Lincoln’s Party

Sidney Blumenthal on the origins of the Republican Party, the fallout from Clinton’s emails, and his new biography of Abraham Lincoln

Conversation March 30, 2016, 3:44 pm

Burn Pits

Joseph Hickman discusses his new book, The Burn Pits, which tells the story of thousands of U.S. soldiers who, after returning from Iraq and Afghanistan, have developed rare cancers and respiratory diseases.

Context, No Comment August 28, 2015, 12:16 pm

Beltway Secrecy

In five easy lessons

Get access to 165 years of
Harper’s for only $45.99

United States Canada

CATEGORIES

THE CURRENT ISSUE

September 2016

Land of Sod

= Subscribers only.
Sign in here.
Subscribe here.

Only an Apocalypse Can Save Us Now

= Subscribers only.
Sign in here.
Subscribe here.

The Watchmen

= Subscribers only.
Sign in here.
Subscribe here.

Acceptable Losses

= Subscribers only.
Sign in here.
Subscribe here.

Home

= Subscribers only.
Sign in here.
Subscribe here.

Tennis Lessons

= Subscribers only.
Sign in here.
Subscribe here.

view Table Content

FEATURED ON HARPERS.ORG

Post
 
Andrew Cockburn on the Saudi slaughter in Yemen, Alan Jacobs on the disappearance of Christian intellectuals, a forum on a post-Obama foreign policy, a story by Alice McDermott, and more
Artwork by Ingo Günther
Article
Land of Sod·

= Subscribers only.
Sign in here.
Subscribe here.

Just a few short years ago, Yemen was judged to be among the poorest countries in the world, ranking 154th out of the 187 nations on the U.N.’s Human Development Index. One in every five Yemenis went hungry. Almost one in three was unemployed. Every year, 40,000 children died before their fifth birthday, and experts predicted the country would soon run out of water.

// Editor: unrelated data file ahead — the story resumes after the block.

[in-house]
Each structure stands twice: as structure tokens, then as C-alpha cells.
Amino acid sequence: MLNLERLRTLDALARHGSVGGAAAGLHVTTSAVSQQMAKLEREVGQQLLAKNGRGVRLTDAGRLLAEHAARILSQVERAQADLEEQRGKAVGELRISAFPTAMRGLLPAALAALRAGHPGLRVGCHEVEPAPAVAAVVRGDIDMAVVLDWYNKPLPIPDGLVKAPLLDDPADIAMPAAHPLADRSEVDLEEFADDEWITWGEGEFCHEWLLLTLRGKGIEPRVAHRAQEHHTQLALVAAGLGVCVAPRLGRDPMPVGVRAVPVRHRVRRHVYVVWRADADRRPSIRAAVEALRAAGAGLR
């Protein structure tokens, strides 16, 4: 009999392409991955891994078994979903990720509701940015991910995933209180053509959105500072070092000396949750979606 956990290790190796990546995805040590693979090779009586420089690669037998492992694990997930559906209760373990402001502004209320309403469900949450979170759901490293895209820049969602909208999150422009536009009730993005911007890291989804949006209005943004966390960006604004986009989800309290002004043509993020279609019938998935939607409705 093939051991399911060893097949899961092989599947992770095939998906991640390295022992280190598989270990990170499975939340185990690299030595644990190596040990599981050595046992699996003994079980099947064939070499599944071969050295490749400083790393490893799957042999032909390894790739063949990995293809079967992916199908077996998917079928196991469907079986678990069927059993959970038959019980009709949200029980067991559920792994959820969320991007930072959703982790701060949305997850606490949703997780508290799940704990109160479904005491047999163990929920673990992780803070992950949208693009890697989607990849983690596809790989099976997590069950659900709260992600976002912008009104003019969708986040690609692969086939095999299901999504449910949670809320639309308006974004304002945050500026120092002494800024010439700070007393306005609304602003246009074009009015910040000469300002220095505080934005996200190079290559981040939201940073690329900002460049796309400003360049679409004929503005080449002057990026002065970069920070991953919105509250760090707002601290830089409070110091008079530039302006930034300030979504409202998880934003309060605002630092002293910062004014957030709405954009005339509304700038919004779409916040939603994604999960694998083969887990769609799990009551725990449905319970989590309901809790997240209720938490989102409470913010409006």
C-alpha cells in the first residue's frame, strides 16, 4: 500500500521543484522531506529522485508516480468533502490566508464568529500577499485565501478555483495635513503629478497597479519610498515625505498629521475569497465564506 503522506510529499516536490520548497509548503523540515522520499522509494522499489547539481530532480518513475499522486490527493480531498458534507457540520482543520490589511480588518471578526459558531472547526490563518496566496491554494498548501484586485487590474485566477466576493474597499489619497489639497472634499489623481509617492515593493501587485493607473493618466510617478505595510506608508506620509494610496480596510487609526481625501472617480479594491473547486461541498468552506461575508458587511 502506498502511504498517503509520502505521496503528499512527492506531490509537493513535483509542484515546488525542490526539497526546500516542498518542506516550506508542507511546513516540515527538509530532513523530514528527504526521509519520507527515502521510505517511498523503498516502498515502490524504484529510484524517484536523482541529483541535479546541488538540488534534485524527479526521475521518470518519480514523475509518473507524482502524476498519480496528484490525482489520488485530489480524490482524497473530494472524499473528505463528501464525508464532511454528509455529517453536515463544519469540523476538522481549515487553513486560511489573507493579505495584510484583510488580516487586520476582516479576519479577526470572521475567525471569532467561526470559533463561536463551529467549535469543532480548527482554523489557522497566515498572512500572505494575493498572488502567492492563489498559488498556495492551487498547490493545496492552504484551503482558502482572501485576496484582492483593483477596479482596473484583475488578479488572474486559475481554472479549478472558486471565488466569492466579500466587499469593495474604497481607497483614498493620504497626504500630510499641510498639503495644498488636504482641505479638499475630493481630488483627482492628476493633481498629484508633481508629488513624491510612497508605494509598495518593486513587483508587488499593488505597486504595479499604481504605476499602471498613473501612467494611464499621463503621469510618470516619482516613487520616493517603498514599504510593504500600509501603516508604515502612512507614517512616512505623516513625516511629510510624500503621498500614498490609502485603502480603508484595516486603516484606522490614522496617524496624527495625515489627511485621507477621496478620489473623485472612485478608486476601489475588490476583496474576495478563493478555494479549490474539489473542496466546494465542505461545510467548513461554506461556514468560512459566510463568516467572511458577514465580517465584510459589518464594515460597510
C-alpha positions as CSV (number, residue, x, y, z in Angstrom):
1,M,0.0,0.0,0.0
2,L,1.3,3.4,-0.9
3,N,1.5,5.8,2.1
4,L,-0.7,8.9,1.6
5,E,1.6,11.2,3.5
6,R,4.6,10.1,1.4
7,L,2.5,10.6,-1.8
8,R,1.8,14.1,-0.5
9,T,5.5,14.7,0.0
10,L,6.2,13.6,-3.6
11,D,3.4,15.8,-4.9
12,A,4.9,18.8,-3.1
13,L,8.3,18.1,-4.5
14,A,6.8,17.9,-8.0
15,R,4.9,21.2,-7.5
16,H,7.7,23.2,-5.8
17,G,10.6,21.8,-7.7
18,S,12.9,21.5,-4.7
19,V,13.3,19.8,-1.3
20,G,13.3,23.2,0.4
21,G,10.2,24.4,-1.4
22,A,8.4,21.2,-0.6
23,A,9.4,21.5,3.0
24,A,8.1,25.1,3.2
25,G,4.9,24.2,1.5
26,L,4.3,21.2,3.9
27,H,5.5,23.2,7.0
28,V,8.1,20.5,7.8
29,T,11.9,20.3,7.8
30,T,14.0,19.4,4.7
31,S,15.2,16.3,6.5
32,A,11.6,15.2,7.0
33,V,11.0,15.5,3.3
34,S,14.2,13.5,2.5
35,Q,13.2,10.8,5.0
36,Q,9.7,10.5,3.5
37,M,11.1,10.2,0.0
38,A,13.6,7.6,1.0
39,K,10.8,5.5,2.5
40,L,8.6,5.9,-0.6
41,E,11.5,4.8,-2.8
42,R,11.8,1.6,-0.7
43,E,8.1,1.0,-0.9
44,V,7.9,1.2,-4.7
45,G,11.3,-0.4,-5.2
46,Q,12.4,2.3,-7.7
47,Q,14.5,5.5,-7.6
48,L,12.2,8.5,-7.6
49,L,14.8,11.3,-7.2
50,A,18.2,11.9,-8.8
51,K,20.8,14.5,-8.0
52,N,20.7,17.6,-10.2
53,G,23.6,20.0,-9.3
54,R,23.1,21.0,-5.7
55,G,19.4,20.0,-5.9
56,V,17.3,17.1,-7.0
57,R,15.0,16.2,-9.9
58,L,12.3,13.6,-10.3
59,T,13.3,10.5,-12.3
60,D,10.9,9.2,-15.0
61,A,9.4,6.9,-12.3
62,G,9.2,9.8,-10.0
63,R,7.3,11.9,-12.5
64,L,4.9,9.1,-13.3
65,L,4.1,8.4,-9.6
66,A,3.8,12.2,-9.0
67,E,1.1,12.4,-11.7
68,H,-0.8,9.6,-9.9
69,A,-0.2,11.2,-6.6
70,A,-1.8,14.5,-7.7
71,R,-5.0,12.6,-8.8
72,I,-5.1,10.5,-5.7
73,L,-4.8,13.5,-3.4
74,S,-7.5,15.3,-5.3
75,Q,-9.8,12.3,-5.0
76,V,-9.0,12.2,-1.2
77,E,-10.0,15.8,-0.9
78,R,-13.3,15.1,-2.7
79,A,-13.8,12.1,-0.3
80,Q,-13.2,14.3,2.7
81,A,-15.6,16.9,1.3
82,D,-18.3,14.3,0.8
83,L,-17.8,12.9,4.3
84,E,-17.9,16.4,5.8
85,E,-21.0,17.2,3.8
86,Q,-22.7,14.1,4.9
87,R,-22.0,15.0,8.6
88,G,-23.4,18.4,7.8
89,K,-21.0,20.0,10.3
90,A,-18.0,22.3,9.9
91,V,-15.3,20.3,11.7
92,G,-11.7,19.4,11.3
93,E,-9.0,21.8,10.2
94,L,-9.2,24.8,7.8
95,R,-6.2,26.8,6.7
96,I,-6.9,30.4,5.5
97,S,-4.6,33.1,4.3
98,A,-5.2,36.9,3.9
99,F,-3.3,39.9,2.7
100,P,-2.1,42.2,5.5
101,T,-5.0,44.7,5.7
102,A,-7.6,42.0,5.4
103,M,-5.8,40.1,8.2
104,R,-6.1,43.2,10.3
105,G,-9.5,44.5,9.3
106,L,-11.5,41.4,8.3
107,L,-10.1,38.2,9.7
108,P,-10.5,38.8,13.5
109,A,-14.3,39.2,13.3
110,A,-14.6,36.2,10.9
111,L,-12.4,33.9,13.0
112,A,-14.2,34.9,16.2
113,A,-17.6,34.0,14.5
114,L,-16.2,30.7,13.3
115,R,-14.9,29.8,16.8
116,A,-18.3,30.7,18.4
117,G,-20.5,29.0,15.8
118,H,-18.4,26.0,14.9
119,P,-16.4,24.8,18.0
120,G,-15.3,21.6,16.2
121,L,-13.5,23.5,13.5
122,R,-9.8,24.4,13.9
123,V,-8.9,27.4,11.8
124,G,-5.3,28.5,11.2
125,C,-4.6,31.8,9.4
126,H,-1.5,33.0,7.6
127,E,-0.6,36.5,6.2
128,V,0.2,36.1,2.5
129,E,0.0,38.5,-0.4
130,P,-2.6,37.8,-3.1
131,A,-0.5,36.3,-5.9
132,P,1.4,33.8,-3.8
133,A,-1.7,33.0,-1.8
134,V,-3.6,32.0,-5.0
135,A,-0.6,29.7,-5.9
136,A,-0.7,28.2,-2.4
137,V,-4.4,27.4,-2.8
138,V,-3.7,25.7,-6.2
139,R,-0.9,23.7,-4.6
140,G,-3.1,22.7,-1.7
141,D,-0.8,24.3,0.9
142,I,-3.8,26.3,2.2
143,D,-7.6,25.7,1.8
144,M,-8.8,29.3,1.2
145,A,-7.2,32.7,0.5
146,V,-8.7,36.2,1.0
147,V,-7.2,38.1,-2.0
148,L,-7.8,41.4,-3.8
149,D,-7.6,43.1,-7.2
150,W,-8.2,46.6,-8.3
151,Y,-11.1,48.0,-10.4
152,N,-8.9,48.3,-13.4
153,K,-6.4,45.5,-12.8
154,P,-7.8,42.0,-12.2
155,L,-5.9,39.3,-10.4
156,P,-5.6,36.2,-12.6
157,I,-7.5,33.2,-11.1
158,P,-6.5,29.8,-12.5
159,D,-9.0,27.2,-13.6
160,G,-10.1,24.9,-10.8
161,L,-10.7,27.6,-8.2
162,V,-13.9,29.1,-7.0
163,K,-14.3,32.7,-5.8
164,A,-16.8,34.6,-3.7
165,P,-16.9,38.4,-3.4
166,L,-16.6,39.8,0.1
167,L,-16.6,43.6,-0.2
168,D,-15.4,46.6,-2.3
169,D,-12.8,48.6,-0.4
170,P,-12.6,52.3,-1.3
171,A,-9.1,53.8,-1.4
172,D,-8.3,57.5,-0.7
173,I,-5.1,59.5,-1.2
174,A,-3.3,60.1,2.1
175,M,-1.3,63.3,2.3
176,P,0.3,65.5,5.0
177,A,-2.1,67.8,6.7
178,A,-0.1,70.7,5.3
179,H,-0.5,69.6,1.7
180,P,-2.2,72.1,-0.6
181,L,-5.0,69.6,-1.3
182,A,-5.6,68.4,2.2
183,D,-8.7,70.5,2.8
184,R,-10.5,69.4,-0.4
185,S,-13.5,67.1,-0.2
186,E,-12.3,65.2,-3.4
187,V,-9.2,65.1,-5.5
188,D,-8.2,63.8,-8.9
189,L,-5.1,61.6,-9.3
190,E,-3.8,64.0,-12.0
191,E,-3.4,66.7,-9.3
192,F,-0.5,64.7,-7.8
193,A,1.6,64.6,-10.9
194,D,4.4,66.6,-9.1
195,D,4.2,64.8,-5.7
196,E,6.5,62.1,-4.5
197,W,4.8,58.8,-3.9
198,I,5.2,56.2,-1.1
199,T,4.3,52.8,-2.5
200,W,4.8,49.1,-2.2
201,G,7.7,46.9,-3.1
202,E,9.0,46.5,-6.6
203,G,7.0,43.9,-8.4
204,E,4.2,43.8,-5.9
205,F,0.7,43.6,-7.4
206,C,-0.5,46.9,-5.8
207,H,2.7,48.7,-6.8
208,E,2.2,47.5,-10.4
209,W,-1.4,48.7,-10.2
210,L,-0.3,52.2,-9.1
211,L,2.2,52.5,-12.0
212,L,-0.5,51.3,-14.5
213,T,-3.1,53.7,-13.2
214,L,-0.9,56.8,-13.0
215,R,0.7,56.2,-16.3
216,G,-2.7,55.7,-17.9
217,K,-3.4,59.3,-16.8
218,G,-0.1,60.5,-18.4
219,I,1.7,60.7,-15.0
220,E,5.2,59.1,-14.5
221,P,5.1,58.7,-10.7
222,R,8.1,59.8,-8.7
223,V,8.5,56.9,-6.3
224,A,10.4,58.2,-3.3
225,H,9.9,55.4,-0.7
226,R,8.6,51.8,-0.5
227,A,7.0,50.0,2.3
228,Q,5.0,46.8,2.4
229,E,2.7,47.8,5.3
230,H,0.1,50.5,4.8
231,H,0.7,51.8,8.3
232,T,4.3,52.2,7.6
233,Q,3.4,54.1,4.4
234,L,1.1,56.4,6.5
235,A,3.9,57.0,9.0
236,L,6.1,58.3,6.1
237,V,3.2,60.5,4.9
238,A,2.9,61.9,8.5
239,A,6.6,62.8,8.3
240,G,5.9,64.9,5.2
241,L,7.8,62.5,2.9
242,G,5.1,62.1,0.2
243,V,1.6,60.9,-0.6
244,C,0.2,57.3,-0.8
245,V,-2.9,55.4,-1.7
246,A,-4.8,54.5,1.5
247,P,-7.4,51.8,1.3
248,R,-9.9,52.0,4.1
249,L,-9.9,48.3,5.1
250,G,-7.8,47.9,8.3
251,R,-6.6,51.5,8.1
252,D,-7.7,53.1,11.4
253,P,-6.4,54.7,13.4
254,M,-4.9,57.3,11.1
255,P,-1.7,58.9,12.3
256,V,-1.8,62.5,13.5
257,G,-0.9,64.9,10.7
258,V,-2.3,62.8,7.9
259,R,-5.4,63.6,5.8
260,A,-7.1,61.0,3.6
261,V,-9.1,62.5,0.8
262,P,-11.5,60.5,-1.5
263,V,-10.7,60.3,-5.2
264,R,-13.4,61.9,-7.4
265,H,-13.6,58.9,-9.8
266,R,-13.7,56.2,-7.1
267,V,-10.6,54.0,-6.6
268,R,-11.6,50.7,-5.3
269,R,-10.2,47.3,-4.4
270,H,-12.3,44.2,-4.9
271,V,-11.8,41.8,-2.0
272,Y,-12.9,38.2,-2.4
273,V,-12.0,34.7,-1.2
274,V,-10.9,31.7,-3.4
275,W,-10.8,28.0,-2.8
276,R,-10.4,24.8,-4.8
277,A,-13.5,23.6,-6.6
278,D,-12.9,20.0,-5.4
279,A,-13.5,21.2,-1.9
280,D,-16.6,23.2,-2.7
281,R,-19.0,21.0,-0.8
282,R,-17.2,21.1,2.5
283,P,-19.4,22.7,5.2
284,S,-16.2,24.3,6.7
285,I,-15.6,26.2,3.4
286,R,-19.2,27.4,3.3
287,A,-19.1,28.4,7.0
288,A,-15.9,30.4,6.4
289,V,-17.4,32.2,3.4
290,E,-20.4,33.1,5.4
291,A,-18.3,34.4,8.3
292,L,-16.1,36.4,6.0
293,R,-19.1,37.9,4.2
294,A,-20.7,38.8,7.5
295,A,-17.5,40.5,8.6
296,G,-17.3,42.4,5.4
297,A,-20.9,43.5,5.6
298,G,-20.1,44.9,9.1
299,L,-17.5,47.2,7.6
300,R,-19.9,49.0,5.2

Photograph by Mike Slack
Article
The Watchmen·

= Subscribers only.
Sign in here.
Subscribe here.

Just a few short years ago, Yemen was judged to be among the poorest countries in the world, ranking 154th out of the 187 nations on the U.N.’s Human Development Index. One in every five Yemenis went hungry. Almost one in three was unemployed. Every year, 40,000 children died before their fifth birthday, and experts predicted the country would soon run out of water.

Illustration by John Ritter
Article
Acceptable Losses·

= Subscribers only.
Sign in here.
Subscribe here.

Just a few short years ago, Yemen was judged to be among the poorest countries in the world, ranking 154th out of the 187 nations on the U.N.’s Human Development Index. One in every five Yemenis went hungry. Almost one in three was unemployed. Every year, 40,000 children died before their fifth birthday, and experts predicted the country would soon run out of water.

Photograph by Alex Potter
Article
The Origins of Speech·

= Subscribers only.
Sign in here.
Subscribe here.

"To Chomsky...every child’s language organ could use the 'deep structure,' 'universal grammar,' and 'language acquisition device' he was born with to express what he had to say, no matter whether it came out of his mouth in English or Urdu or Nagamese."
Illustration (detail) by Darrel Rees. Source photograph © Miroslav Dakov/Alamy Live News

Chances that college students select as “most desirable‚” the same face chosen by the chickens:

49 in 50

Most of the United States’ 36,000 yearly bunk-bed injuries involve male victims.

In Italy, a legislator called for parents who feed their children vegan diets to be sentenced to up to six years in prison, and in Sweden, a woman attempted to vindicate her theft of six pairs of underwear by claiming she had severe diarrhea.

Subscribe to the Weekly Review newsletter. Don’t worry, we won’t sell your email address!

HARPER’S FINEST

Mississippi Drift

By

Matt was happy enough to sustain himself on the detritus of a world he saw as careening toward self-destruction, and equally happy to scam a government he despised. 'I’m glad everyone’s so wasteful,' he told me. 'It supports my lifestyle.'

Subscribe Today